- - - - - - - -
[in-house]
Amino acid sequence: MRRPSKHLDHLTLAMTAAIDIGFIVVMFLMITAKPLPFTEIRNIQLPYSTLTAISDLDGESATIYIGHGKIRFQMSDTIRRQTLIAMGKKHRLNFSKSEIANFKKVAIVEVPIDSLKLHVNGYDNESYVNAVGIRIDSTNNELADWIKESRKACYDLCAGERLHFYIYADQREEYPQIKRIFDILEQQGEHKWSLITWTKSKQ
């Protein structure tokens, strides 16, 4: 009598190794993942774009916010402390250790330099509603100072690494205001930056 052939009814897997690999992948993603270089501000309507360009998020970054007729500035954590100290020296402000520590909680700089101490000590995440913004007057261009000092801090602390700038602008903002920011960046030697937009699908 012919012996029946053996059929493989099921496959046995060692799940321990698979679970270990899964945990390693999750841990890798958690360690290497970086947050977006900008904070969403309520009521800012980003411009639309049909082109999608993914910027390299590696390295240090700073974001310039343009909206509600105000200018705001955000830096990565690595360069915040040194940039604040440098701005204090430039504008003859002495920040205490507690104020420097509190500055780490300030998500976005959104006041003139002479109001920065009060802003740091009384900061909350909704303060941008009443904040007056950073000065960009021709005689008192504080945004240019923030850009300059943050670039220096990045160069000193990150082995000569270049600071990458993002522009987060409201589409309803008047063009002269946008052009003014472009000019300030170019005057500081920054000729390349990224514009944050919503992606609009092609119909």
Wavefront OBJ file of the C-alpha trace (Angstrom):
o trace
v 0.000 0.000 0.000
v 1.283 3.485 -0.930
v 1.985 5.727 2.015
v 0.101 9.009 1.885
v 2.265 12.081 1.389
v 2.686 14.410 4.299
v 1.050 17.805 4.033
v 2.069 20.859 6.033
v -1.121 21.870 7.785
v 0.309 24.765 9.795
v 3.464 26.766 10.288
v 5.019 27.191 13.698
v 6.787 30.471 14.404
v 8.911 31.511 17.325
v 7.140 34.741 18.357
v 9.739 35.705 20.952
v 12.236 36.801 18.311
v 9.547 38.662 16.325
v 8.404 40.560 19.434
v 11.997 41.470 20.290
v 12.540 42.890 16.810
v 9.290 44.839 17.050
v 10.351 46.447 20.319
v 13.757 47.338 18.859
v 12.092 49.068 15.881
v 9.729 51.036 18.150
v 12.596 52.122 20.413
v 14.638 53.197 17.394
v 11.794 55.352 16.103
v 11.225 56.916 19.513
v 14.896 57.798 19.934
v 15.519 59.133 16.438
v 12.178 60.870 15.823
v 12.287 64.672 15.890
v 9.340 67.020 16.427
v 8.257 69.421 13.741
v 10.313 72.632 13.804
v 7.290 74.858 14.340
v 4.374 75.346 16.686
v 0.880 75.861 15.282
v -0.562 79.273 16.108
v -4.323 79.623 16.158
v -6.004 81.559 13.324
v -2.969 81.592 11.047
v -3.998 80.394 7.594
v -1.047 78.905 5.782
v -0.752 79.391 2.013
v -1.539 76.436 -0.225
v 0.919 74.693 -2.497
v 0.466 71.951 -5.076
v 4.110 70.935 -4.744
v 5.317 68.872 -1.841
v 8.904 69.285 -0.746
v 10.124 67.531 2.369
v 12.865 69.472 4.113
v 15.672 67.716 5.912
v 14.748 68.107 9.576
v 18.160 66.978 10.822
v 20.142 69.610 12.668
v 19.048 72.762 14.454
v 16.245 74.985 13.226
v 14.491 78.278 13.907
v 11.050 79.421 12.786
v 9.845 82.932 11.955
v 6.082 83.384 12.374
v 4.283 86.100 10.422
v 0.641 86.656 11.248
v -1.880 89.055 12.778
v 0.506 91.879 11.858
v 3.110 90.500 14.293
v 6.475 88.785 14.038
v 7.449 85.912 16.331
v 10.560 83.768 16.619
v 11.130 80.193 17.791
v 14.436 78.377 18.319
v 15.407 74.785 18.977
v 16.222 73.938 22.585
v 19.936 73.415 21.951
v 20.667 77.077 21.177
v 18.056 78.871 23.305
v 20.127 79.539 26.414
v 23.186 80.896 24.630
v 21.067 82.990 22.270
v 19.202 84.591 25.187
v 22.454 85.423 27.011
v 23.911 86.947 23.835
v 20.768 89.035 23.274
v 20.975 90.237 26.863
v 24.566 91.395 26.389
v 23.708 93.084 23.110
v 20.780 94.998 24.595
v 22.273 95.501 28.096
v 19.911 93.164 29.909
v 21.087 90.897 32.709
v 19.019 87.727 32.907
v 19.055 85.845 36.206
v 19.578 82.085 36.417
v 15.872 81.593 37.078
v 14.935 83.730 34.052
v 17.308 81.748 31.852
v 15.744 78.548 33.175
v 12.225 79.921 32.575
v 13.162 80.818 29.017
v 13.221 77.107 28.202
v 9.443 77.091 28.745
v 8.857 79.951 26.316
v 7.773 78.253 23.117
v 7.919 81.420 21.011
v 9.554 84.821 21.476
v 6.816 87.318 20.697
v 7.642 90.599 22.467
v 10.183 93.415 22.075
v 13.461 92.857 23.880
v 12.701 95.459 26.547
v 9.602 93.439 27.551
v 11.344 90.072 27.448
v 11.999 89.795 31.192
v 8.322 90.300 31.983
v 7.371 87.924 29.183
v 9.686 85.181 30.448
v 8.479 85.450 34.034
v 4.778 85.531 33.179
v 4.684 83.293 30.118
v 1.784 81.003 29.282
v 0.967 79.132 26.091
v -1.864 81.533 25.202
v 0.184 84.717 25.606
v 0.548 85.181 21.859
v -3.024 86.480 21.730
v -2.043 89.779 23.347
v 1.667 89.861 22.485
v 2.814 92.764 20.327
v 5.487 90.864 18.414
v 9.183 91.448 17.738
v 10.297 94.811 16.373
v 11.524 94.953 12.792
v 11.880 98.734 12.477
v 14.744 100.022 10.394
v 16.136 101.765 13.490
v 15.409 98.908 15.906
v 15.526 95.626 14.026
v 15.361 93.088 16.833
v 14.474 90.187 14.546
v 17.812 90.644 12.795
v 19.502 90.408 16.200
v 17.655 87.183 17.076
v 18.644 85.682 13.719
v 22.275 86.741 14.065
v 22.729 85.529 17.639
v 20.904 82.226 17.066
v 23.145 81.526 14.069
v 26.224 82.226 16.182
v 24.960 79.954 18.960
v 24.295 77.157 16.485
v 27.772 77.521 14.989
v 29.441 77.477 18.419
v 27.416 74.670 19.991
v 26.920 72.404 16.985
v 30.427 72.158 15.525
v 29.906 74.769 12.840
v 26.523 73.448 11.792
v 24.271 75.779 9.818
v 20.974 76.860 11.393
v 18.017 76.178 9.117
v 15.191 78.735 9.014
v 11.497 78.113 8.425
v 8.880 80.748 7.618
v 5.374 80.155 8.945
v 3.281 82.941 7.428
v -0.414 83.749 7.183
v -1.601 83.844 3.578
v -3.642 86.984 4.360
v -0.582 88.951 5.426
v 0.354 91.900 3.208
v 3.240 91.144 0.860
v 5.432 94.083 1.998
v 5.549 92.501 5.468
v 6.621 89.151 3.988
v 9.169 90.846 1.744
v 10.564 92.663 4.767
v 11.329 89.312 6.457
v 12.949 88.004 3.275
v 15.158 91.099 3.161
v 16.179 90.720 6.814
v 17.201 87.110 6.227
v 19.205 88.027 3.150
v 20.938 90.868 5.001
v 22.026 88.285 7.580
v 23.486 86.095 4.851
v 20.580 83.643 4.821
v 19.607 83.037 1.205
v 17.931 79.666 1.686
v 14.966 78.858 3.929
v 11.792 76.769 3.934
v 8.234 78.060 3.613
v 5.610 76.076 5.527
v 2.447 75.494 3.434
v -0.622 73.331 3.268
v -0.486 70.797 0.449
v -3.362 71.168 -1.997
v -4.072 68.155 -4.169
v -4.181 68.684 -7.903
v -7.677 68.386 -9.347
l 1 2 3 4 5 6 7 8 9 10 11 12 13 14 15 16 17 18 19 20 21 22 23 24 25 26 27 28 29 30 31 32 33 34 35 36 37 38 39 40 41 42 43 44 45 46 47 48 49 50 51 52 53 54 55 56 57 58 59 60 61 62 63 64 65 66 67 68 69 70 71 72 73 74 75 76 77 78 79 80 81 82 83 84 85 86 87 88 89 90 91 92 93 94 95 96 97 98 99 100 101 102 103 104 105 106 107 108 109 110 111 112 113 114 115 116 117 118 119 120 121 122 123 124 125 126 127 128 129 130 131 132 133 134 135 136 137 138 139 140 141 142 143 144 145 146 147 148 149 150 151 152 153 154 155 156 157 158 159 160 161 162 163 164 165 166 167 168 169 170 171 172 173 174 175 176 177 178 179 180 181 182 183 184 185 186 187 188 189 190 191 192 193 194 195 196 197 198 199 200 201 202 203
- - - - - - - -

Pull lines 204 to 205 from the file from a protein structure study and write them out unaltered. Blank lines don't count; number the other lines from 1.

v -0.486 70.797 0.449
v -3.362 71.168 -1.997